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    • 58 min
    Dina Danon, "The Jews of Ottoman Izmir: A Modern History" (Stanford UP, 2020)

    Dina Danon, "The Jews of Ottoman Izmir: A Modern History" (Stanford UP, 2020)

    Across Europe, Jews were often confronted with the notion that their religious and cultural distinctiveness was somehow incompatible with the modern age. Yet the view from Ottoman Izmir invites a different approach: what happens when Jewish difference is totally unremarkable?
    Drawing on previously untapped Ladino material that gives voice to both beggars on the street and mercantile elites, shoe-shiners and newspaper editors, rabbis and housewives, The Jews of Ottoman Izmir: A Modern History (Stanford University Press, 2020) argues that it was new attitudes to poverty and class, not Judaism, that most significantly framed this Sephardi community's encounter with the modern age.
    Dina Danon is an associate professor in the department of Judaic Studies at Binghamton University. Her research focuses on the eastern Sephardi diaspora during modern times. Danon is particularly interested in social history and how its tools help revise prevailing scholarship not only on the Sephardi world, but on Jewish modernity as a whole.
    Makena Mezistrano is the Assistant Director of the Sephardic Studies Program in the Stroum Center for Jewish Studies at the University of Washington. She holds an MA in Biblical and Talmudic studies from Yeshiva University.
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    • 50 min
    Augustin Jomier, "Islam, réforme et colonisation: une histoire de l'ibadisme en Algérie (1882-1962)" (Sorbonne, 2020)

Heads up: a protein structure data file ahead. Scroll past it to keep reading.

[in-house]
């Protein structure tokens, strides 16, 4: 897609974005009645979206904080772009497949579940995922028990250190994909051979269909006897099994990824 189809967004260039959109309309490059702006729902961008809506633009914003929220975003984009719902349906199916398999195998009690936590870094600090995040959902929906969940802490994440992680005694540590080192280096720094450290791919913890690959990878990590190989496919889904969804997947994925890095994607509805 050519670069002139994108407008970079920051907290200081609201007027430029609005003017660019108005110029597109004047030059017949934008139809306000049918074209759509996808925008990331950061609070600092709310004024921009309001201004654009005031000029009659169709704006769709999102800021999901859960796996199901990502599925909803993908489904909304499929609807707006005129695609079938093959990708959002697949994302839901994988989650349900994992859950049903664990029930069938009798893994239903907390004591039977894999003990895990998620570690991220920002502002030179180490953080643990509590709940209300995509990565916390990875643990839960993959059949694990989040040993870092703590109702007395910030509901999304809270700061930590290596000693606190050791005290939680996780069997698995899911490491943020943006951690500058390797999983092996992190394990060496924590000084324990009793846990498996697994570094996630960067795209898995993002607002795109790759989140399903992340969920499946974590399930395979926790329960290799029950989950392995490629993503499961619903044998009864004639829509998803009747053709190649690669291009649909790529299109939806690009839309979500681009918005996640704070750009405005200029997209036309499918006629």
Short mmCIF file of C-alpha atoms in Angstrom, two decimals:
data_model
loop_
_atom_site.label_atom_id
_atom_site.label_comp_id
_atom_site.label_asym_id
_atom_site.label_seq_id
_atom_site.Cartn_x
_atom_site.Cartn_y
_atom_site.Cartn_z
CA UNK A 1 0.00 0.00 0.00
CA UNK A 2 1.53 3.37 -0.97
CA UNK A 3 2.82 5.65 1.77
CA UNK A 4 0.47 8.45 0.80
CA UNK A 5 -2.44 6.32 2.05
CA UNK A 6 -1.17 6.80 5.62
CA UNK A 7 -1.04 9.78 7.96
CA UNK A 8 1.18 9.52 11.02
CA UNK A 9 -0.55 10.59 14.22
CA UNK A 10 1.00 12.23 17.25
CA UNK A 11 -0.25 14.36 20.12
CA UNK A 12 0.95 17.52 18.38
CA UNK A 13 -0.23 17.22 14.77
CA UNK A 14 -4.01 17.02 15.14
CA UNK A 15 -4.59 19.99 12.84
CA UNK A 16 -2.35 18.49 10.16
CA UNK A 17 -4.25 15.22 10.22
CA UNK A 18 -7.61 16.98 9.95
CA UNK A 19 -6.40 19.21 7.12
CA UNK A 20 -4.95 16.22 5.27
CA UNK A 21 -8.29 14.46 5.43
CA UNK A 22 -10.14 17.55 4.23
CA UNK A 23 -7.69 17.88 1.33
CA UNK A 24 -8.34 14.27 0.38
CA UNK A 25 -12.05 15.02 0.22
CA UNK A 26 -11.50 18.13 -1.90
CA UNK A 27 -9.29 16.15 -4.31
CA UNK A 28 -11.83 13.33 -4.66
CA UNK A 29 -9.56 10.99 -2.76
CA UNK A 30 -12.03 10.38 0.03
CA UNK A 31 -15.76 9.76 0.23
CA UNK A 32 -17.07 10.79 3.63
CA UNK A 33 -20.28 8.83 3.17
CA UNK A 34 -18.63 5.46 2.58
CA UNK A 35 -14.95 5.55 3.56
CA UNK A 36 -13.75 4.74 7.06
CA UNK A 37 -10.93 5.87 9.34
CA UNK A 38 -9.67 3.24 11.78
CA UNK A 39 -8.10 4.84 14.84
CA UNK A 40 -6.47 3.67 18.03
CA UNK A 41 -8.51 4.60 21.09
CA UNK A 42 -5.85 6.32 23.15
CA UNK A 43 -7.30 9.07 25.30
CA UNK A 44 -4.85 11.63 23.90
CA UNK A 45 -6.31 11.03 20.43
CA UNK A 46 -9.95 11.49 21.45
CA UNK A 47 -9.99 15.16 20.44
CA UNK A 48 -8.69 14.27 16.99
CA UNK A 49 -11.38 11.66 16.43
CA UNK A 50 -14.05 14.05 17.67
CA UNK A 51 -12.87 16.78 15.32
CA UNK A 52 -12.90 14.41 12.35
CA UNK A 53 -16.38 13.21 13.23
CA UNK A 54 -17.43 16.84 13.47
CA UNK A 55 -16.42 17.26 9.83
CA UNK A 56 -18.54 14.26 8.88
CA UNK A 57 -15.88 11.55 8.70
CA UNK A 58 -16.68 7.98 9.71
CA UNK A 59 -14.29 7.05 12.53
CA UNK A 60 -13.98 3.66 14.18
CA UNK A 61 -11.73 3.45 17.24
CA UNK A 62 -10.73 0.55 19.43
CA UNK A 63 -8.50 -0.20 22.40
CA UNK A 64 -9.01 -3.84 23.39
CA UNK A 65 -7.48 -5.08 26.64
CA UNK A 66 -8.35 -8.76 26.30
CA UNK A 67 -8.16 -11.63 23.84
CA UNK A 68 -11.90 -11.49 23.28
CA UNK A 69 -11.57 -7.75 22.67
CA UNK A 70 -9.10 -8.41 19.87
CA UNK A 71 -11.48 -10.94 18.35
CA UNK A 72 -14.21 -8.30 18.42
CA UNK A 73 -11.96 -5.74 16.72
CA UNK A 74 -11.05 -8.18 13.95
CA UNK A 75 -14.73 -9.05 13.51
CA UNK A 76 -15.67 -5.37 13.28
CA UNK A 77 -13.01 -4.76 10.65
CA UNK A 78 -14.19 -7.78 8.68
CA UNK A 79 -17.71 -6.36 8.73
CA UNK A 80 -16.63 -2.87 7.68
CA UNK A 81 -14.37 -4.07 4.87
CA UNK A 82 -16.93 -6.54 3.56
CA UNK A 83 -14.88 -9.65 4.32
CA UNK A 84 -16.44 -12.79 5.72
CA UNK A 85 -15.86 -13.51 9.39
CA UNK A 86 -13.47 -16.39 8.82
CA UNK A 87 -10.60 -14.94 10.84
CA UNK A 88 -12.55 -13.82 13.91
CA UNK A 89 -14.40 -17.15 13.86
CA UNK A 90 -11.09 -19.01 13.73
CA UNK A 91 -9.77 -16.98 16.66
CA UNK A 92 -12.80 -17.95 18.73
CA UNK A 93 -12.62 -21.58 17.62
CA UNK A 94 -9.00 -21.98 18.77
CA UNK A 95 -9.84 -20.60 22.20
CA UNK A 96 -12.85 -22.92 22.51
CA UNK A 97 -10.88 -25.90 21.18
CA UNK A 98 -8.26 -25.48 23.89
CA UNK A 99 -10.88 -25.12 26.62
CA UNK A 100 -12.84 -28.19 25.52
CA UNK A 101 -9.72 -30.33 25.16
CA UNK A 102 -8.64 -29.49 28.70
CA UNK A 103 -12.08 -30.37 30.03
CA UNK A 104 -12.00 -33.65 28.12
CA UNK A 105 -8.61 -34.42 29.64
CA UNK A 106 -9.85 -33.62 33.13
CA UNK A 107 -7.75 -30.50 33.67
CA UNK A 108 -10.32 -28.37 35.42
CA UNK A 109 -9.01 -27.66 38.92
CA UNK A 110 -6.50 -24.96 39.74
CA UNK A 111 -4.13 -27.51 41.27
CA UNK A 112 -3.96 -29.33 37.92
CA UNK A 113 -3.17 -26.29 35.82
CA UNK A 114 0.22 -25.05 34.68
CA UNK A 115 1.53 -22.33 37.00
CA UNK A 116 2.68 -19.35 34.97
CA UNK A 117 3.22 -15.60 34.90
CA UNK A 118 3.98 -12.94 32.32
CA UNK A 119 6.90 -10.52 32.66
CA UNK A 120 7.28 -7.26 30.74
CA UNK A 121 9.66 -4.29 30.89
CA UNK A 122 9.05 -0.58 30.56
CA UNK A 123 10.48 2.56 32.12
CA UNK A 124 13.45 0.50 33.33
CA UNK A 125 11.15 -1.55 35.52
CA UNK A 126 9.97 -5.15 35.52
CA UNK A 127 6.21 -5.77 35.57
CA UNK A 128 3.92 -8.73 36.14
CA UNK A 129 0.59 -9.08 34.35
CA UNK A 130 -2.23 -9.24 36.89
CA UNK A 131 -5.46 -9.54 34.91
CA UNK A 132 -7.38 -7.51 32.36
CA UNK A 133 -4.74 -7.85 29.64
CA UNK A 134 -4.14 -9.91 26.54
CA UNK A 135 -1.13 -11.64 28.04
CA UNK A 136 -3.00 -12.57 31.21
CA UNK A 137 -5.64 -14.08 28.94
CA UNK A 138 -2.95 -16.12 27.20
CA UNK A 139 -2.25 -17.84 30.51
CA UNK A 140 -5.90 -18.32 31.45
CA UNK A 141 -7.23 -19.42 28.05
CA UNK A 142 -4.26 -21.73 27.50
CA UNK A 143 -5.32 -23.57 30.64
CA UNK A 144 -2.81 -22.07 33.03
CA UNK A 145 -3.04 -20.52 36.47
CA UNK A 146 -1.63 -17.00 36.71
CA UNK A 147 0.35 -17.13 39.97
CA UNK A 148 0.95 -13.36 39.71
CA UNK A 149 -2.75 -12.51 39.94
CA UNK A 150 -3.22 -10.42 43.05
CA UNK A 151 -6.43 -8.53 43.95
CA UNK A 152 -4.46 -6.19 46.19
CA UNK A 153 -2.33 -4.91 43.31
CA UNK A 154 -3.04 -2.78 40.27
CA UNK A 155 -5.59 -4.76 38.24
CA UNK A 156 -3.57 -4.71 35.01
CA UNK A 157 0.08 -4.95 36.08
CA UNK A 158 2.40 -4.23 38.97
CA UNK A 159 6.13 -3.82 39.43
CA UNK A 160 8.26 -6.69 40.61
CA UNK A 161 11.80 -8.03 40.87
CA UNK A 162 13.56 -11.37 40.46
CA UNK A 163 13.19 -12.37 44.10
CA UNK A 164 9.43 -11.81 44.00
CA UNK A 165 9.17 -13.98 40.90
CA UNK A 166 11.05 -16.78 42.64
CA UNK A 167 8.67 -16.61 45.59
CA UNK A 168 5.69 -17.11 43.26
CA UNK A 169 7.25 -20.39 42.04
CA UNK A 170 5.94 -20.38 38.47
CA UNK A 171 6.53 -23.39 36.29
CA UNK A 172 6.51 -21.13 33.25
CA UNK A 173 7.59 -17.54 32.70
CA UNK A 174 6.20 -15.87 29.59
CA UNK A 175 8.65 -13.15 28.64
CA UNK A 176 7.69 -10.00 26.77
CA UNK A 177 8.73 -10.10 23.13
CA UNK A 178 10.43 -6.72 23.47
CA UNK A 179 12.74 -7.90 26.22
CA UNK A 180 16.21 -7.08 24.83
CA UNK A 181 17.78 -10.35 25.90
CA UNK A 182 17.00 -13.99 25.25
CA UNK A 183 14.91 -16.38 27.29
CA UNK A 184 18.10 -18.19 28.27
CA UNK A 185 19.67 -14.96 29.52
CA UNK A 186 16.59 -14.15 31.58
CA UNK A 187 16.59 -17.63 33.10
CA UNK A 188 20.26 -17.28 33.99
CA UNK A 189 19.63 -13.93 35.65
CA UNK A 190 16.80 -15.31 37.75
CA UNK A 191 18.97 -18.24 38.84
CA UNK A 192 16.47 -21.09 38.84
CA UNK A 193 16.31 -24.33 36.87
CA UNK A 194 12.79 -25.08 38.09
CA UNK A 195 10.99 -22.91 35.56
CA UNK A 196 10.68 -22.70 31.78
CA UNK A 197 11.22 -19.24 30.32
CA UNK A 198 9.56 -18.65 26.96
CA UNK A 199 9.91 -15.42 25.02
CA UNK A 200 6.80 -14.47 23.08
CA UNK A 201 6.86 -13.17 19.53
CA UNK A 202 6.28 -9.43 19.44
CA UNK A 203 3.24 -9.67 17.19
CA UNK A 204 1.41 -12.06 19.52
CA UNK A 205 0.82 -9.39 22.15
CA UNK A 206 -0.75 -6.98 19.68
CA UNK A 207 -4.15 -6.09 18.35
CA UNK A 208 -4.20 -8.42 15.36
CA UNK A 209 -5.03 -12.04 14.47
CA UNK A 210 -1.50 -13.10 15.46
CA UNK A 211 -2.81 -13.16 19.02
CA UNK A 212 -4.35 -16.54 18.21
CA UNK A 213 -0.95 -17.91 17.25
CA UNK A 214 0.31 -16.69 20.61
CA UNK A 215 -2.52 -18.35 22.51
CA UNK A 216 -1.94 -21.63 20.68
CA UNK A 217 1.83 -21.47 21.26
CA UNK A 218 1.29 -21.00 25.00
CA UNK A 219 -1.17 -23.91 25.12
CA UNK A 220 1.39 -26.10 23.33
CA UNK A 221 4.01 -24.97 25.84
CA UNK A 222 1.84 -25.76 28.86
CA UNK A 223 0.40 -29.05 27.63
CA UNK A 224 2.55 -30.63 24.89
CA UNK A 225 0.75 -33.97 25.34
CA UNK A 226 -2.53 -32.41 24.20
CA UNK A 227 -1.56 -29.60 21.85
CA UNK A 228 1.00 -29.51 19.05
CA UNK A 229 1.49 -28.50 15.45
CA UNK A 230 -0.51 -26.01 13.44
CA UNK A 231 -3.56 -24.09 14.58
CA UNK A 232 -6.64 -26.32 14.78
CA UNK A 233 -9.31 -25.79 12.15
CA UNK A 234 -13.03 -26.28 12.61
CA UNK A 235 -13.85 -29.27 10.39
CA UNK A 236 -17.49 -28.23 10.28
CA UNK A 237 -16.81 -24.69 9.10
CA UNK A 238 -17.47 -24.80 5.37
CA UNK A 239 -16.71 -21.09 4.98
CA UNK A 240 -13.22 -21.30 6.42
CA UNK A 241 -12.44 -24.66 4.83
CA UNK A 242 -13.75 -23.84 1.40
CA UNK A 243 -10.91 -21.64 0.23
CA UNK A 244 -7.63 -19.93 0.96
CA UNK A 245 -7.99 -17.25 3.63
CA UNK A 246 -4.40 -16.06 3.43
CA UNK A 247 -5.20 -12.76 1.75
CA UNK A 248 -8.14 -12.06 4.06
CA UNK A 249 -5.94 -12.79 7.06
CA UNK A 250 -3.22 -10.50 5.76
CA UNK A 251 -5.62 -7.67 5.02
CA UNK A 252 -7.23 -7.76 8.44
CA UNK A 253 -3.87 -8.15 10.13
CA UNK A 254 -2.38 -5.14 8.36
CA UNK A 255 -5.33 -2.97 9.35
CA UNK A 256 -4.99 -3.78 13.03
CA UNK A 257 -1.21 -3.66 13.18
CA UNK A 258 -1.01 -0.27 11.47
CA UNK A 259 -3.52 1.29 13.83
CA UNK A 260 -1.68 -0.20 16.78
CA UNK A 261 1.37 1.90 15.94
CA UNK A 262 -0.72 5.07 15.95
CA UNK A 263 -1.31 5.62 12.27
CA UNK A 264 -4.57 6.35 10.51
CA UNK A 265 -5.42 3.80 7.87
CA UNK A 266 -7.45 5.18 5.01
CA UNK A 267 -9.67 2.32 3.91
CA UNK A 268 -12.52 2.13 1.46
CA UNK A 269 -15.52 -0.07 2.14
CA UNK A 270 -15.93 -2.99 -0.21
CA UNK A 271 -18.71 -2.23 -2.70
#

Augustin Jomier, "Islam, réforme et colonisation: une histoire de l'ibadisme en Algérie (1882-1962)" (Sorbonne, 2020)

    Islam, réforme et colonisation: une histoire de l'ibadisme en Algérie (1882-1962) by Augustin Jomier is an important study of colonial North Africa, Islamic reform, and Ibadi Islam. Jomier, a professor at France’s Institut national des langues et civilisations orientales in Paris, has reframed the history of colonial Algeria by examining it “from the south.” His focus is the Mzab, a region based around seven oasis towns in the northern Sahara 600 km away from the capital city. The Mzabis on whom Jomier concentrates are a linguistic and religious minority in Algeria, speaking a Berber language and practicing Ibadi Islam both of which distinguish them from the Arabic-speaking, Sunni majority. By grounding his study not only in colonial archives but also sources from the Mzab—where he conducted extensive fieldwork—Jomier intervenes in historiographical debates pertaining to the Mzab and far beyond. The book is not only a landmark study of reform outside of the Sunni perspective, it also elucidates the limits of reform, the opposition to reformists, and the role of orientalist discourses and an emergent public sphere.
    Julian Weideman is a Ph.D. Candidate in the Department of History at Princeton University.
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    • 1 hr 6 min
    Nathaniel Greenberg, "How Information Warfare Shaped the Arab Spring: The Politics of Narrative in Egypt and Tunisia" (Edinburgh UP, 2019)

    Nathaniel Greenberg, "How Information Warfare Shaped the Arab Spring: The Politics of Narrative in Egypt and Tunisia" (Edinburgh UP, 2019)